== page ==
Friday, February 26, 2010

How do you research a secret treaty?

Word on the street is that the United States is in negotiations about a treaty entitled, "Anti-Counterfeiting Trade Agreement" or ACTA, for short. It's tough to nail down details because the parties to the treaty have (apparently) agreed to make the negotiation secret.

Can we get official information about such things? Probably not - that's the point of the secrecy. Our usual sources for treaty and other legal information will likely fail us. Since we can't get "official" information, can we at least get reliable information?

We could use Google to search the New York Times. Here's how the search might look: [ "Anti-Counterfeiting Trade Agreement" ] And it appears they're following the story. But, it appears they've only got a small handful recent articles.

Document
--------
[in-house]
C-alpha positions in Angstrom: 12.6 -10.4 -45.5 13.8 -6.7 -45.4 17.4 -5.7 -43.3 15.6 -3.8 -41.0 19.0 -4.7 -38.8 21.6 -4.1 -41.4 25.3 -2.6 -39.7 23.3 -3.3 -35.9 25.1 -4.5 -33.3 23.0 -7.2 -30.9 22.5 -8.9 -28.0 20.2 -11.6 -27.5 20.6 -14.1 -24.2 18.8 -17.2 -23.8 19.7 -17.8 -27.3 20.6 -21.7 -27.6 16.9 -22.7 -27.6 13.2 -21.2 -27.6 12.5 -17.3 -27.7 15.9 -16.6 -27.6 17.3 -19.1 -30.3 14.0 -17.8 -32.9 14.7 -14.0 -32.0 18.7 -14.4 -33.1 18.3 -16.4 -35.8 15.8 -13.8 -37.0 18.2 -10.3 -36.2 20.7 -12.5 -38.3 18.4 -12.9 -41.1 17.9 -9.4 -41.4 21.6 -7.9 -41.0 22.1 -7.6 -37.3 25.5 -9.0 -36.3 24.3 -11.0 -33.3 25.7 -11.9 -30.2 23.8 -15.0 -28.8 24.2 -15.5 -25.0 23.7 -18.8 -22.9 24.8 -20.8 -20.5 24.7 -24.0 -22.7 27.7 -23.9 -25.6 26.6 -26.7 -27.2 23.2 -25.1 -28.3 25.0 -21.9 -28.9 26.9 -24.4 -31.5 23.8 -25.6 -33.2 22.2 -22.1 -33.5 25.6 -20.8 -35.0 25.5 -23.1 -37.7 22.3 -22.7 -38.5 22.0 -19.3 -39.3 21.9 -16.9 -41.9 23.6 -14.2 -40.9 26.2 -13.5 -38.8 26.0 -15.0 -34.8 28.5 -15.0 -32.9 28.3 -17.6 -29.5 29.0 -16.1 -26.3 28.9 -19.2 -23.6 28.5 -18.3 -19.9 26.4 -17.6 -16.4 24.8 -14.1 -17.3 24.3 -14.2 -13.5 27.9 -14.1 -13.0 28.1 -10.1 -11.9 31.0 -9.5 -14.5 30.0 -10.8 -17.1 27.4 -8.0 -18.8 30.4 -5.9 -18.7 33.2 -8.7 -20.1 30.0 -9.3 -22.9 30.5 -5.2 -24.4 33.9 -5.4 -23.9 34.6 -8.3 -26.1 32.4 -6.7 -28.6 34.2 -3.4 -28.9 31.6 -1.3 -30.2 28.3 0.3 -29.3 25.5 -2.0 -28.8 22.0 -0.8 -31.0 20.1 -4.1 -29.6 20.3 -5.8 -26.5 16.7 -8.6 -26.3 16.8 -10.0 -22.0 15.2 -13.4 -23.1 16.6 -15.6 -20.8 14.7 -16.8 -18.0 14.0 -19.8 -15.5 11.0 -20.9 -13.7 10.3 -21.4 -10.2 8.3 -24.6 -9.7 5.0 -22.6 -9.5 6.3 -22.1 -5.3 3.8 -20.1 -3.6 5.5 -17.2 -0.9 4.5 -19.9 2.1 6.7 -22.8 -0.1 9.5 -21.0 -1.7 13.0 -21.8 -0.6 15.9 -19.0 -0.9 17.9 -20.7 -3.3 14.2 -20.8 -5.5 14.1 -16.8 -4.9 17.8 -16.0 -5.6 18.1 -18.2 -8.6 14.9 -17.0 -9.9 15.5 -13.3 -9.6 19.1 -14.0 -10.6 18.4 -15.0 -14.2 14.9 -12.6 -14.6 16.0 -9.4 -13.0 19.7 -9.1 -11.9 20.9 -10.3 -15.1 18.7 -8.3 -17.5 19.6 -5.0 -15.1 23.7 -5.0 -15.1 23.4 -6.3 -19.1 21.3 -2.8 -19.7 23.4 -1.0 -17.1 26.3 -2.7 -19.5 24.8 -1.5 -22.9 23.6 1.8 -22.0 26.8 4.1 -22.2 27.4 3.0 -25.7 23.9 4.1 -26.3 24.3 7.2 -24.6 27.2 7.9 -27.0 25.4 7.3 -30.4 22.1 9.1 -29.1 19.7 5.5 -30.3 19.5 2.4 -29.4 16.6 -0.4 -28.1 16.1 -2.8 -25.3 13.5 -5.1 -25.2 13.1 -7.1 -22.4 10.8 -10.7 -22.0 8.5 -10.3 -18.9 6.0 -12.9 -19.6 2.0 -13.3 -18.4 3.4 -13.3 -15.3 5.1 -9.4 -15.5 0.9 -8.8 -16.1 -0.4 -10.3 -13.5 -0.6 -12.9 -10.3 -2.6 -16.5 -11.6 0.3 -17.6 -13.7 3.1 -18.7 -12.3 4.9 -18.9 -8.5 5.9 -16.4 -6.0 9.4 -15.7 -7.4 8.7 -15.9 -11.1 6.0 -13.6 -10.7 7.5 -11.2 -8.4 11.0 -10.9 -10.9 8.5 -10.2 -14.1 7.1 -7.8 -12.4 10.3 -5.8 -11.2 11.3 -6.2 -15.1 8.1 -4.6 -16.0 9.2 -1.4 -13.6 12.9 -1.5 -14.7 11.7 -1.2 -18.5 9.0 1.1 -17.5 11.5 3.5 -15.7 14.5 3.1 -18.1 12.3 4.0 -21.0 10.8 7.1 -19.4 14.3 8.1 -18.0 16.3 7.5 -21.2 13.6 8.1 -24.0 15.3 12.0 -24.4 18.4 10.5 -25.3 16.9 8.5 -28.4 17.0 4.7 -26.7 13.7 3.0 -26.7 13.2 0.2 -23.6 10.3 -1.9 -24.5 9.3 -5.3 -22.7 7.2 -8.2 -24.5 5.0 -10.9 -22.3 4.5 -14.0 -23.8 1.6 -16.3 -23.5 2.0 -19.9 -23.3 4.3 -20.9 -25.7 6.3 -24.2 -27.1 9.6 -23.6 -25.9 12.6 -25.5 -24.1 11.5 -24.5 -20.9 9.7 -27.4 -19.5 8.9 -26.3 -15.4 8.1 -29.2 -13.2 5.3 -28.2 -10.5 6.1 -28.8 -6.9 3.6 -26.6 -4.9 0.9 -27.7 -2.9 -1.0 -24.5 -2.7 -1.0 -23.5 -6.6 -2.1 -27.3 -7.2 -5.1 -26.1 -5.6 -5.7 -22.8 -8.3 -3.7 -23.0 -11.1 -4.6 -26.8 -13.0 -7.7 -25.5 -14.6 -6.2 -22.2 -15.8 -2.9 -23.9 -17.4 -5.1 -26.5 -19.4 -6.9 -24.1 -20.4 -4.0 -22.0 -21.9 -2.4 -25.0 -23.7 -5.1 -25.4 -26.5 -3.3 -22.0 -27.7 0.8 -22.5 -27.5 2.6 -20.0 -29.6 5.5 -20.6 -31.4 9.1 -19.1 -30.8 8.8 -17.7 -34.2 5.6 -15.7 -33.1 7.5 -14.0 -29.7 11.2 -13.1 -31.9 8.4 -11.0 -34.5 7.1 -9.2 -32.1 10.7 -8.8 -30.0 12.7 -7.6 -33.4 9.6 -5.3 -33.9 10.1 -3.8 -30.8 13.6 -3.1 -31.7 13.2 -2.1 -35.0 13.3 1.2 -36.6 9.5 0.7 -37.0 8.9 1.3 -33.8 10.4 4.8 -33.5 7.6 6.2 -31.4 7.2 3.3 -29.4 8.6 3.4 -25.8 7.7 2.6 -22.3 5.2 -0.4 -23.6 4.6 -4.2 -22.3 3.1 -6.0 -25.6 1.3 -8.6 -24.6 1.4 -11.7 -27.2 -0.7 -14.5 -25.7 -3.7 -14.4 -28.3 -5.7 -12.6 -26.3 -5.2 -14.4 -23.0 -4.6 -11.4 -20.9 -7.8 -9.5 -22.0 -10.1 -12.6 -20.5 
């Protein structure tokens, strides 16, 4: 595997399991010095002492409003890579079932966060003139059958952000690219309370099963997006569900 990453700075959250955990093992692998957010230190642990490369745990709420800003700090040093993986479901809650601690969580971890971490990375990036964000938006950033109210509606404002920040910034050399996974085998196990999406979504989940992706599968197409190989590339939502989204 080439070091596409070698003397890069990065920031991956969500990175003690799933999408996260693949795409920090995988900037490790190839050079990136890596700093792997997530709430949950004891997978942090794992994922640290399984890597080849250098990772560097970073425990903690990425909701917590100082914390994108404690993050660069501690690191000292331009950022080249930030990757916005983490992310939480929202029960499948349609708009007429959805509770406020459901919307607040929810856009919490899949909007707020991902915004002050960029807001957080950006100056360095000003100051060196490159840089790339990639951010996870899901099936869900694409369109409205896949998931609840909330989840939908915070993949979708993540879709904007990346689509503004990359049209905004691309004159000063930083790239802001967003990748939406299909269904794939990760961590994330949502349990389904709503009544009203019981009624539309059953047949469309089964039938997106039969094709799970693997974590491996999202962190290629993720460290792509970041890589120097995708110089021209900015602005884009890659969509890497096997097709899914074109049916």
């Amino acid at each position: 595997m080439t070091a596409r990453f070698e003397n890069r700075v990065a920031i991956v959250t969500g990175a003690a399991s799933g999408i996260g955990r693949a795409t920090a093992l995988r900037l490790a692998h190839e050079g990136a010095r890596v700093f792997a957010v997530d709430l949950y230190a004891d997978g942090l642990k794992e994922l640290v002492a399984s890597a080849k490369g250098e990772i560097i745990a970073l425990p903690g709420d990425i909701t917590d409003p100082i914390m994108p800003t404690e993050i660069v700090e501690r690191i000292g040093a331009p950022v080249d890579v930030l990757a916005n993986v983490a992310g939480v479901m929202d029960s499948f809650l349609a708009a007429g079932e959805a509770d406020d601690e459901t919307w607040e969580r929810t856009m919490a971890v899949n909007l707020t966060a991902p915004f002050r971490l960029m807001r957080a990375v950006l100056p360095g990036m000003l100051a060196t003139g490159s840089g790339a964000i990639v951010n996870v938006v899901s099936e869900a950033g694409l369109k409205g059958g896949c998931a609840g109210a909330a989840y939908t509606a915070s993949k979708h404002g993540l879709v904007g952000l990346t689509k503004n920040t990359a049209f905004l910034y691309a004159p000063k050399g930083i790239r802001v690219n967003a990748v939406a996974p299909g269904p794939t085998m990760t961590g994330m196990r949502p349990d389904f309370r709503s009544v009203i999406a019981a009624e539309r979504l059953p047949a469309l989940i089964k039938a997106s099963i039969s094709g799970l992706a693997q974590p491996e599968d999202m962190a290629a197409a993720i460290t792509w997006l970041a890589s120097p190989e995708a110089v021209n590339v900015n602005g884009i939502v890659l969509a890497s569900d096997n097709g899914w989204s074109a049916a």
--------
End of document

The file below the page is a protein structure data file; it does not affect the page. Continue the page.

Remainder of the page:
Compare WikiLeaks, a relative newcomer to the world of journalism. We could use Google to search Wikileaks: [ site: "Anti-Counterfeiting Trade Agreement" ]. 47 results in many languages -- looks much more like unedited access to primary documents than a couple of New York Times articles.

The differences here between New York Times and WikiLeaks points to the important role that reputation plays in legal research. We rely on legal materials, in part, because we know where they came from. The law itself lays out many of those materials and we can navigate them predictably. But when the law (or, more cynically, politicians) prevent access to primary information, the legal researcher must turn to "shakier" sources. Journalists and news outlets spend much effort to verify what they report because ultimately they're trading on reputation. In turn, the legal researcher has to similarly bring a critical eye.

-- Patrick Flanagan

1 comment:

Nicholas said...

The excellent blog Boing Boing ("A Directory of Wonderful Things") regularly posts material related to the treaty. Check out this recent post:

It contains links to more of the site's coverage of the copyright treaty.